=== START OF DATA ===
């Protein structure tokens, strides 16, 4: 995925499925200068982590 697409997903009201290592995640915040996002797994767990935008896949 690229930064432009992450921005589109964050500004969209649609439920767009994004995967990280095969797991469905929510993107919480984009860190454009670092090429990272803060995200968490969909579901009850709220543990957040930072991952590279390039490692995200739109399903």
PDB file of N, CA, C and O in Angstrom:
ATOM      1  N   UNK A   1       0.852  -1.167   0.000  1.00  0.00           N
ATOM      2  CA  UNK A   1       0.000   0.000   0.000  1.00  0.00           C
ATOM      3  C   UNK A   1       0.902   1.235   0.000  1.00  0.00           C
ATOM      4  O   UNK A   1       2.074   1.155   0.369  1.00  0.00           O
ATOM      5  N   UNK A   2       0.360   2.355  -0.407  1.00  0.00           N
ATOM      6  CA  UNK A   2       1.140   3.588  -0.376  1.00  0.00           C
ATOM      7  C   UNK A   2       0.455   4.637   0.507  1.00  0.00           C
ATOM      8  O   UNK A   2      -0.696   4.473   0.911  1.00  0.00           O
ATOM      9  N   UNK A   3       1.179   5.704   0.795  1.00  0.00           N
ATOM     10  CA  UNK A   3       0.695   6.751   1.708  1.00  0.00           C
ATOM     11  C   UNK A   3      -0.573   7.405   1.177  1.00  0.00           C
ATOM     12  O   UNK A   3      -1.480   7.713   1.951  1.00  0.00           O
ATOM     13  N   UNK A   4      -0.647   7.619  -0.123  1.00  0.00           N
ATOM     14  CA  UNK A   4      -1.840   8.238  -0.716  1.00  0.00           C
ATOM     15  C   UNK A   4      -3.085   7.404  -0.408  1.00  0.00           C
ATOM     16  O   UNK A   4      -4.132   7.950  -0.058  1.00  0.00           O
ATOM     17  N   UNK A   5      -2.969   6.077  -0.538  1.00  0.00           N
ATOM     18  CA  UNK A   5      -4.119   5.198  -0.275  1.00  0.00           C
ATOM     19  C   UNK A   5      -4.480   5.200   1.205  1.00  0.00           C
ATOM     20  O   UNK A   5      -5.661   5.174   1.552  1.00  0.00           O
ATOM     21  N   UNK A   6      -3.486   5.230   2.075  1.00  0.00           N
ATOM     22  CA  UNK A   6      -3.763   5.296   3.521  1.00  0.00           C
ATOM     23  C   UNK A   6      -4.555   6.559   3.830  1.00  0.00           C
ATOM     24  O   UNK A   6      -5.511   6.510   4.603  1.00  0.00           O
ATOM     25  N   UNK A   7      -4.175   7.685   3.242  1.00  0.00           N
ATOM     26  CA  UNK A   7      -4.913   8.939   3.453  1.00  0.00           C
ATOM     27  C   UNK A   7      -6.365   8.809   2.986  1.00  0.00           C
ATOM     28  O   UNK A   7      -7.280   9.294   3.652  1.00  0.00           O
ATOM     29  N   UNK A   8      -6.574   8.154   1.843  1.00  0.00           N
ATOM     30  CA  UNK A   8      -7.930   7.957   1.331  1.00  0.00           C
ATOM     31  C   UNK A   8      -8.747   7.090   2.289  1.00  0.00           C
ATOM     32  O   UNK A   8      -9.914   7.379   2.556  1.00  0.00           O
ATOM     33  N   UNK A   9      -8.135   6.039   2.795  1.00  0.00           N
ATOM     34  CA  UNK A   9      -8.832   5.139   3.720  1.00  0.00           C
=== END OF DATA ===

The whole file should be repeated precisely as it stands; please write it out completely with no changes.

């Protein structure tokens, strides 16, 4: 995925499925200068982590 697409997903009201290592995640915040996002797994767990935008896949 690229930064432009992450921005589109964050500004969209649609439920767009994004995967990280095969797991469905929510993107919480984009860190454009670092090429990272803060995200968490969909579901009850709220543990957040930072991952590279390039490692995200739109399903």
PDB file of N, CA, C and O in Angstrom:
ATOM      1  N   UNK A   1       0.852  -1.167   0.000  1.00  0.00           N
ATOM      2  CA  UNK A   1       0.000   0.000   0.000  1.00  0.00           C
ATOM      3  C   UNK A   1       0.902   1.235   0.000  1.00  0.00           C
ATOM      4  O   UNK A   1       2.074   1.155   0.369  1.00  0.00           O
ATOM      5  N   UNK A   2       0.360   2.355  -0.407  1.00  0.00           N
ATOM      6  CA  UNK A   2       1.140   3.588  -0.376  1.00  0.00           C
ATOM      7  C   UNK A   2       0.455   4.637   0.507  1.00  0.00           C
ATOM      8  O   UNK A   2      -0.696   4.473   0.911  1.00  0.00           O
ATOM      9  N   UNK A   3       1.179   5.704   0.795  1.00  0.00           N
ATOM     10  CA  UNK A   3       0.695   6.751   1.708  1.00  0.00           C
ATOM     11  C   UNK A   3      -0.573   7.405   1.177  1.00  0.00           C
ATOM     12  O   UNK A   3      -1.480   7.713   1.951  1.00  0.00           O
ATOM     13  N   UNK A   4      -0.647   7.619  -0.123  1.00  0.00           N
ATOM     14  CA  UNK A   4      -1.840   8.238  -0.716  1.00  0.00           C
ATOM     15  C   UNK A   4      -3.085   7.404  -0.408  1.00  0.00           C
ATOM     16  O   UNK A   4      -4.132   7.950  -0.058  1.00  0.00           O
ATOM     17  N   UNK A   5      -2.969   6.077  -0.538  1.00  0.00           N
ATOM     18  CA  UNK A   5      -4.119   5.198  -0.275  1.00  0.00           C
ATOM     19  C   UNK A   5      -4.480   5.200   1.205  1.00  0.00           C
ATOM     20  O   UNK A   5      -5.661   5.174   1.552  1.00  0.00           O
ATOM     21  N   UNK A   6      -3.486   5.230   2.075  1.00  0.00           N
ATOM     22  CA  UNK A   6      -3.763   5.296   3.521  1.00  0.00           C
ATOM     23  C   UNK A   6      -4.555   6.559   3.830  1.00  0.00           C
ATOM     24  O   UNK A   6      -5.511   6.510   4.603  1.00  0.00           O
ATOM     25  N   UNK A   7      -4.175   7.685   3.242  1.00  0.00           N
ATOM     26  CA  UNK A   7      -4.913   8.939   3.453  1.00  0.00           C
ATOM     27  C   UNK A   7      -6.365   8.809   2.986  1.00  0.00           C
ATOM     28  O   UNK A   7      -7.280   9.294   3.652  1.00  0.00           O
ATOM     29  N   UNK A   8      -6.574   8.154   1.843  1.00  0.00           N
ATOM     30  CA  UNK A   8      -7.930   7.957   1.331  1.00  0.00           C
ATOM     31  C   UNK A   8      -8.747   7.090   2.289  1.00  0.00           C
ATOM     32  O   UNK A   8      -9.914   7.379   2.556  1.00  0.00           O
ATOM     33  N   UNK A   9      -8.135   6.039   2.795  1.00  0.00           N
ATOM     34  CA  UNK A   9      -8.832   5.139   3.720  1.00  0.00           C